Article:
Verizon is now the latest customer of Silicon Valley’s buzzy fuel cell company Bloom Energy. The trend of telecom and Internet companies increasingly turning to clean power options continues to grow.
The Valley’s fuel cell startup Bloom Energy has now raised over $1.1 billion, according to a report. While Bloom has gotten strong traction, particularly with data center operators, fuel cell manufacturing is difficult and capital intensive business.
Verizon is making its largest commitment to clean power to date with a planned $100 million investment into installing solar panels and fuel cells at its facilities. The company joins the league of Apple and Google with its aggressive investments in distributed, renewable energy.
Bloom Energy’s fuel cells could revolutionize data center power architecture, says Bloom Energy’s new data center guru, Peter Gross, who joined the company this week as the Vice President of Mission Critical Systems.
Silicon Valley’s fuel cell maker Bloom Energy has launched a new practice focused on data centers, the company announced on Wednesday. To lead the group, Bloom Energy has brought on Peter Gross, who co-founded data-center firm EYP Mission Critical Facilities, which was bought by HP.
Fuel cell maker ClearEdge Power has scored the mother of all utility deals: a 50 MW, $500 million deal with Austrian utility Güssing Renewable Energy.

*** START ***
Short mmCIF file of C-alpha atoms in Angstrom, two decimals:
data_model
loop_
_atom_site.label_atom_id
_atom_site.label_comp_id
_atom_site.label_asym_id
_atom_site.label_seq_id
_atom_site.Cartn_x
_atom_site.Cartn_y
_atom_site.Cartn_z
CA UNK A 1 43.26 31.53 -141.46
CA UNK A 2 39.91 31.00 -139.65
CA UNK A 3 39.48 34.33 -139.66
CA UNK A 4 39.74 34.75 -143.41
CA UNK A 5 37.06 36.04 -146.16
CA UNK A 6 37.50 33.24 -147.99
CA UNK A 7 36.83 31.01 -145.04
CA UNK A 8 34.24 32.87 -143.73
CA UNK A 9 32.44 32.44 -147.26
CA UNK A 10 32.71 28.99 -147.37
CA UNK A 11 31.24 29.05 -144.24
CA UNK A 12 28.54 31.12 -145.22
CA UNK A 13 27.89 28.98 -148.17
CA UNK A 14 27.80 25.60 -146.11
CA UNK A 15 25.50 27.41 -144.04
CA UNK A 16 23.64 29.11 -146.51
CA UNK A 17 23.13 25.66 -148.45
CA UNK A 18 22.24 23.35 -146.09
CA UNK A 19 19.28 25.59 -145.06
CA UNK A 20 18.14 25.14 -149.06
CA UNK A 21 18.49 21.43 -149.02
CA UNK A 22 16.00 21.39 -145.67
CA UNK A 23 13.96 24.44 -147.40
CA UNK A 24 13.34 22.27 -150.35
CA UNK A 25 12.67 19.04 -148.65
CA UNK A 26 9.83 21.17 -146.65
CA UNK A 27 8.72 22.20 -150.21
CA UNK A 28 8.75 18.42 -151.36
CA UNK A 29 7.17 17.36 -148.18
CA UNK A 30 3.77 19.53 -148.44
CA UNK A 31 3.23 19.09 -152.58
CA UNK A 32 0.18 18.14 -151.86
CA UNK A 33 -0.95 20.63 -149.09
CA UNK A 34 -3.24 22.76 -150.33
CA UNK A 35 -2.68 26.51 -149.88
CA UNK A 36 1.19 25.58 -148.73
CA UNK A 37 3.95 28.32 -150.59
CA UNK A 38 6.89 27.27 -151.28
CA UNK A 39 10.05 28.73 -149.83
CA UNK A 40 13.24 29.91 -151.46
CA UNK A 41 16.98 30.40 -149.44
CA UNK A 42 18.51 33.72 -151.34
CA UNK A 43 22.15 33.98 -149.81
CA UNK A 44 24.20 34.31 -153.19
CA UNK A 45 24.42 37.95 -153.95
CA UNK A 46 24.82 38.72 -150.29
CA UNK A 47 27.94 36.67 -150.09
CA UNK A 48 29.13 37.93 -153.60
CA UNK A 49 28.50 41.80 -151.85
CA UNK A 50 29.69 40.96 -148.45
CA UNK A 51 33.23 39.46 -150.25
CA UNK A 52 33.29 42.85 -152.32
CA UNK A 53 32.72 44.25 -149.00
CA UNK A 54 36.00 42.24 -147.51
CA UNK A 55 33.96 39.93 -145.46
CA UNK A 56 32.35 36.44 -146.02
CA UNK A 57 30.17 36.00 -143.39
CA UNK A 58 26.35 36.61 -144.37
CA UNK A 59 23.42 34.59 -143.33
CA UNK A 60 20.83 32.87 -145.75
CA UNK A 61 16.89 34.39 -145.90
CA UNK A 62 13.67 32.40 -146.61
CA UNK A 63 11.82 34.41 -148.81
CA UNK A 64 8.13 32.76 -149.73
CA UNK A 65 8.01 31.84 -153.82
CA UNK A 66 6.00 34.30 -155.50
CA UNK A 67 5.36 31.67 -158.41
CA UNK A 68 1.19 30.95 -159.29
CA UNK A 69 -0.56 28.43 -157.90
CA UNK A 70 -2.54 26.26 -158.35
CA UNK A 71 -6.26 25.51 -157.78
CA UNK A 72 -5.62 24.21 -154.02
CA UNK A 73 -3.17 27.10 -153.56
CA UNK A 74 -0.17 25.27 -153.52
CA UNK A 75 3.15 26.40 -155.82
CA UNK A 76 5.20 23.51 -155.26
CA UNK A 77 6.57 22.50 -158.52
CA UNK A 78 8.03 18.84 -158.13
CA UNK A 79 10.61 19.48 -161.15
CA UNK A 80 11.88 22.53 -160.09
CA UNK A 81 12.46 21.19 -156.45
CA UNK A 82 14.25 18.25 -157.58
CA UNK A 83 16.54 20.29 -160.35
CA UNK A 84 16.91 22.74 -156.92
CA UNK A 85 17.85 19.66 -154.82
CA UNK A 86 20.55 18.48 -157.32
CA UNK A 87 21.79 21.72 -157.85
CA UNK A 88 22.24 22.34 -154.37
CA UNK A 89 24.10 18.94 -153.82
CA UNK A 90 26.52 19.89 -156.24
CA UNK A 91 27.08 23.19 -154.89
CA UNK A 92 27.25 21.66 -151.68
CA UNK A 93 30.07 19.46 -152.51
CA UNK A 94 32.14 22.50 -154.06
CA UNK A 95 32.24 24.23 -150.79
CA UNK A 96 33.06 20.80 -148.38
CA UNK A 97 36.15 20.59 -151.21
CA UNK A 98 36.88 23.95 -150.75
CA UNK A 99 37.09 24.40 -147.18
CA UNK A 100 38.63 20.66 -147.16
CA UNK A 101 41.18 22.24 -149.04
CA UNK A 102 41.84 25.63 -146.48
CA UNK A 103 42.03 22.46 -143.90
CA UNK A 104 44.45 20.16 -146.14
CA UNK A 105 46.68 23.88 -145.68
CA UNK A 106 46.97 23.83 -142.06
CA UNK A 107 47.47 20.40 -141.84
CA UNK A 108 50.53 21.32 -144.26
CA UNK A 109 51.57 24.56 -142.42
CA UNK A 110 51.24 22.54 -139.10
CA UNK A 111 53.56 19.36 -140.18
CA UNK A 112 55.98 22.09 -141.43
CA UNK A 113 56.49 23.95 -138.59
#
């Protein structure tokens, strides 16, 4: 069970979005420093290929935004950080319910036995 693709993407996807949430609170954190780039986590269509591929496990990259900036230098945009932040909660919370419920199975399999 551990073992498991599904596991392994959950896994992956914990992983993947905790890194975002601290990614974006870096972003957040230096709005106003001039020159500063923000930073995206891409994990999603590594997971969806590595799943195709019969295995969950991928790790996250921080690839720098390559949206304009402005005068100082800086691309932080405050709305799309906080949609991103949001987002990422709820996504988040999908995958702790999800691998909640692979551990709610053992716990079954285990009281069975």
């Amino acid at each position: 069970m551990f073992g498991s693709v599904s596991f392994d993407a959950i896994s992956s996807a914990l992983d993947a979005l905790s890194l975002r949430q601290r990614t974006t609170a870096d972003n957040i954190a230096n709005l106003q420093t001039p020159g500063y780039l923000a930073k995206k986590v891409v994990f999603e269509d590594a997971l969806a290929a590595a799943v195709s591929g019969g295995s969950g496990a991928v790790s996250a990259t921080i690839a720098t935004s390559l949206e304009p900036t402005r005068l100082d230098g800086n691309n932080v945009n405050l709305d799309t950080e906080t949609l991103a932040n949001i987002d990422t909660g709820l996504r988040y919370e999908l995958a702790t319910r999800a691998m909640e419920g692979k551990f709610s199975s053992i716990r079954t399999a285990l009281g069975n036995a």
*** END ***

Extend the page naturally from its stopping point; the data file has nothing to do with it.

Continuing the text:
ClearEdge Power might not have amassed the funding of Bloom Energy, but it’s getting up there. On Tuesday fuel cell maker ClearEdge Power announced that it has raised a series E round of funding of $73.5 million.
In the grand scheme of energy technologies, the key component that makes up a fuel cell is relatively short-lived. This Achilles heel is one of the main reasons that the business of selling fuel cells is often times not profitable.
Fuel cell maker ClearEdge Power plans to launch a fuel cell line targeted at data-center operators later this year. The move is part of a larger trend of fuel cell makers eying data-center operators as a new market for distributed cleaner power.
Bloom Energy may capture the lion’s share of buzz among fuel cell startups, but ClearEdge Power has generated a fair amount of business for its $50,000 stationary fuel cell systems, including a new $40 million distribution deal for the Korean market.